Sunday, August 28, 2016


Pop Quiz.
1. What does PCEM stand for?
2. What does CFE stand for?
4. How many CFEs does it take to screw in a light bulb?
5. Where did I put question number 3?
6. Is it nap time yet?
7. Did Sister McNett come up with the questions for this quiz?
8. How many questions are in this quiz?

Meet the current PCEM CFE.  As any mission financial secretary knows, things are rarely as calm as they appear in this picture.  Working within a  banking system that is foreign to the CFE to keep funds dispersed to 175 missionaries in 9 zones on 3 islands so that the mission functions smoothly in many and varied situations is at the very least daunting, not to mention just the beginning of a long list of duties.  The CFE in this mission is dedicated and works hard every day to make sure the consecrated funds of CEM are managed with great care.
On any given day or time Elder McNett also serves as IT specialist.  Here he is re-setting the router which was down on arriving in the office that day.  We are grateful for the many ways the office benefits from his years of experience in the computer field.
You may have to look twice at this one, but it's legit.  Who gives the mission nurse (aka wife of  the mission president) her flu shot after she has administered said shot to all other missionaries?  If you guessed Elder McNett you score bonus points (not redeemable, just satisfying).  He seriously did do this. You might wonder why President Maughan and Sister McNett were not assisting?  Just can't say enough about the value of having Elder McNett in CEM.
This would be evidence of yet another hidden talent of Elder McNett.  If anything, he is even more valued at home than at the office.  He is so willing to do whatever needs to be done, including scrubbing the CR.  He never even has to be asked or reminded.  If something needs to be done he just jumps in and does it.  One more secret - he is a better cook than his companion, who appreciates very much all he does. . . .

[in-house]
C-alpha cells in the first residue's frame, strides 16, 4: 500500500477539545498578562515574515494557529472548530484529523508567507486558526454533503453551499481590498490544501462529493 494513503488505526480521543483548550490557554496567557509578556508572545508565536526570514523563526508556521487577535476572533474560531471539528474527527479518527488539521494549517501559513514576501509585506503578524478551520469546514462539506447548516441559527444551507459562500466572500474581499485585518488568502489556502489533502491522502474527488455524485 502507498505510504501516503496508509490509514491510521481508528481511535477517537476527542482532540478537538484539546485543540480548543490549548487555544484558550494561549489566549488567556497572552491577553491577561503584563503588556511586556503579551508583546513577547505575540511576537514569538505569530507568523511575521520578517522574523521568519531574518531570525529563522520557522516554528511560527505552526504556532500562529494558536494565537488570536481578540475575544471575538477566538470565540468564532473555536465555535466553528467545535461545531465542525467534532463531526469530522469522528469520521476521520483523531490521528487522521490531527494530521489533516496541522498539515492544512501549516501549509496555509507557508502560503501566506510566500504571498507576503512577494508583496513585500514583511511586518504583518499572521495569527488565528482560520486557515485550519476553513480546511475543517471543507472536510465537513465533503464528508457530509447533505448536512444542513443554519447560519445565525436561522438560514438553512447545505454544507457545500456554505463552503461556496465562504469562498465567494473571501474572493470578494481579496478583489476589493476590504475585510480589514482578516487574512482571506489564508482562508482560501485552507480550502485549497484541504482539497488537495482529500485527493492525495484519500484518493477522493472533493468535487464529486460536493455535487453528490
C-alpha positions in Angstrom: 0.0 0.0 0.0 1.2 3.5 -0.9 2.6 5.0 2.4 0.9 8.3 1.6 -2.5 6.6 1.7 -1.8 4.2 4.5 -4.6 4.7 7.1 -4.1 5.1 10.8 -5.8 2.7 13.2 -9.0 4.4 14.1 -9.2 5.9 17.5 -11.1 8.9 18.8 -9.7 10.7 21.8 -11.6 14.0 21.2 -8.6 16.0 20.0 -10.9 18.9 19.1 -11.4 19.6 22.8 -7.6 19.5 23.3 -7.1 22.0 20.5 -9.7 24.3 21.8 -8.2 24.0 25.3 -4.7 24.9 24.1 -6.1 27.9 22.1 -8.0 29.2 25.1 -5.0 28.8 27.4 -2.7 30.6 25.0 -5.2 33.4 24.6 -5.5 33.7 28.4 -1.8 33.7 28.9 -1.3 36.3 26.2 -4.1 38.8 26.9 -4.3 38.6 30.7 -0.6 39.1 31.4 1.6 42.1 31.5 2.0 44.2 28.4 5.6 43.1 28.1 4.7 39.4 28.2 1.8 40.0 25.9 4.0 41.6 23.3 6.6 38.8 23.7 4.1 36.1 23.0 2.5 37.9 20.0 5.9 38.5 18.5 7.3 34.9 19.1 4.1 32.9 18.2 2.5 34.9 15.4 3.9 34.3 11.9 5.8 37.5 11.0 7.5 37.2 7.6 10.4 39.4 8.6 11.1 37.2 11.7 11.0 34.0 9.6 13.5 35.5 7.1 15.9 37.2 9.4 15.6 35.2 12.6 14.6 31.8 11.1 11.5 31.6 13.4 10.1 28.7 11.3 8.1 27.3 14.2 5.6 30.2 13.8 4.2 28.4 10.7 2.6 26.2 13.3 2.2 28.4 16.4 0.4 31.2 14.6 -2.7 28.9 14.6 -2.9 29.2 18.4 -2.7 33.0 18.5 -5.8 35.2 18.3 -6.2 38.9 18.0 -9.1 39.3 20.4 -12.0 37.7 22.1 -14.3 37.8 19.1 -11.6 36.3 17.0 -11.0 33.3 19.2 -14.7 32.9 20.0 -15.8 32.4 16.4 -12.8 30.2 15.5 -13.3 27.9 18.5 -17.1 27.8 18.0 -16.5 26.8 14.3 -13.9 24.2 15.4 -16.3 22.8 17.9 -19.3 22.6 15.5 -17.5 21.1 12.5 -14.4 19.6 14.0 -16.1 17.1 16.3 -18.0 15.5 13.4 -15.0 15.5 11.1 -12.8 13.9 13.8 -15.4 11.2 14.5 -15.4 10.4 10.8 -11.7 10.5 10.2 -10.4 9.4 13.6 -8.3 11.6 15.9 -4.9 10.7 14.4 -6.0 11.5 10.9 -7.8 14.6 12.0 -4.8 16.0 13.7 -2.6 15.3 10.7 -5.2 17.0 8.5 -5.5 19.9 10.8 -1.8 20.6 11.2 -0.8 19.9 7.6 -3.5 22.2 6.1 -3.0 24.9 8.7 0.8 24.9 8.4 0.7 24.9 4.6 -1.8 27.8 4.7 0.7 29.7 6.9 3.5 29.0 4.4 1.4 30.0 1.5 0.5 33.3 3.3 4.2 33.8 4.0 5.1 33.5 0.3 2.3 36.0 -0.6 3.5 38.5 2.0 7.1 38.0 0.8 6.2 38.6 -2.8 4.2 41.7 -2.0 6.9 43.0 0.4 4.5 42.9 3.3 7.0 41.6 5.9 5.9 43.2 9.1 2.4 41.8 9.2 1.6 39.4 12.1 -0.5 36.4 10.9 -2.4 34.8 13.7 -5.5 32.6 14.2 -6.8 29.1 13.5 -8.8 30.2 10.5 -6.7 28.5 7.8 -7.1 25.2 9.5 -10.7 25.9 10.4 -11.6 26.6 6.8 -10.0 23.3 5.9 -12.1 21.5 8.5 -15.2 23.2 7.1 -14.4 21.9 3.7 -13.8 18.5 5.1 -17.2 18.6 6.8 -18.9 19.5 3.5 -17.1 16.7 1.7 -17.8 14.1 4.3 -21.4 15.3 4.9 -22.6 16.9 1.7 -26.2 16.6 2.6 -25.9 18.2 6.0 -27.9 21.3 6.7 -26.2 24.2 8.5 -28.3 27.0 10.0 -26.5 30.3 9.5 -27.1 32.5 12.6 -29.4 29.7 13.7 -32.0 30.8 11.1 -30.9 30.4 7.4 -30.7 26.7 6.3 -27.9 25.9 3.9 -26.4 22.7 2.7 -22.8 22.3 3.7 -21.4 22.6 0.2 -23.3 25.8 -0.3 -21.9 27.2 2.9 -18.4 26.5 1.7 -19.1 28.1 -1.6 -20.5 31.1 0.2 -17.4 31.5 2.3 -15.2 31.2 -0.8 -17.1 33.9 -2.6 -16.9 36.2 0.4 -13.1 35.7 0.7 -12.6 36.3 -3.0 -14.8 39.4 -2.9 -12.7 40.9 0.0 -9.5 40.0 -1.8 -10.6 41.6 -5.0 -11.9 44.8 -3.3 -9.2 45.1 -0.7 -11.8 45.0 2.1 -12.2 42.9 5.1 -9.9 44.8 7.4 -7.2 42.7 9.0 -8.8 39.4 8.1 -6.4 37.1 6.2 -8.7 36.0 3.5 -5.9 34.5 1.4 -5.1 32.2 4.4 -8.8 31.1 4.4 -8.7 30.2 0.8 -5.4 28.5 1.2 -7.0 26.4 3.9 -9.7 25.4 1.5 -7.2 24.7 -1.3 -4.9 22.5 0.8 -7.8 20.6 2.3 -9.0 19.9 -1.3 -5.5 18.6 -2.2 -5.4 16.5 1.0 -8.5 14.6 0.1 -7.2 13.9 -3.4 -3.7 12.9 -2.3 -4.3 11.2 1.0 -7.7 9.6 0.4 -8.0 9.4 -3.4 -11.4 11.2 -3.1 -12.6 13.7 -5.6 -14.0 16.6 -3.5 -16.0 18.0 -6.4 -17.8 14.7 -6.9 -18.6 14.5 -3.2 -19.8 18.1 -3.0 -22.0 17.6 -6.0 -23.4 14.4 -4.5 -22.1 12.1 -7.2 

. . . . which even includes remembering to bring her flowers.

Thought for the Week

"I don't believe there's a higher honor that can come to us than that the Lord would consider our offering as worthy and appropriate and that he would respect and receive it."
Elder D. Todd Christofferson

Answers to Pop Quiz:
1. It stands for Philippines Cebu East Mission and is totally legit.
2. It could stand for Chief Financial Elder but, if so, it would be totally made up.
4. What light bulb? Where did I put the light bulb?
5. The same place as the light bulb - and my glasses.
6. Always.
7. Absolutely not! (The pop quiz is what happened when I asked Elder McNett if he had anything to add to the blog this week.)
8. Seven, including this one.

Saturday, August 20, 2016


The Mandaue Stake held a welcome party for President and Sister Maughan on Friday. The youth of the stake provided most of the entertainment and the following video is just a sample.
There was a lot of talent on display and they all seemed to really enjoy performing. The highlight, however, was watching Maughans dance - but not just any dance - they were Tinikling!

According to the internet, Tinikling is a traditional Philippine dance which originated during the Spanish colonial era. It involves two people beating, tapping and sliding bamboo poles on the ground and against each other in coordination with one or more dancers who step over and between the poles.

The name "tinikling" is a reference to birds locally known as tikling and the term tinikling means "tikling-like".

The dance originated in Leyte, an island in the Visayas in the central Philippines. It imitates the movement of the birds as they walk between grass stems, run over tree branches or dodge bamboo traps set by rice farmers. Dancers imitate the birds legendary grace and speed by skillfully maneuvering between bamboo poles.
Substitute "President and Sister Maughan" for "Dancers" in the previous sentence and it pretty much describes what we saw. 

Thought for the week.

"The devil is carrying on his game as far as he can get permission."
David Ian Kendall

Sunday, August 14, 2016

Temple of Leah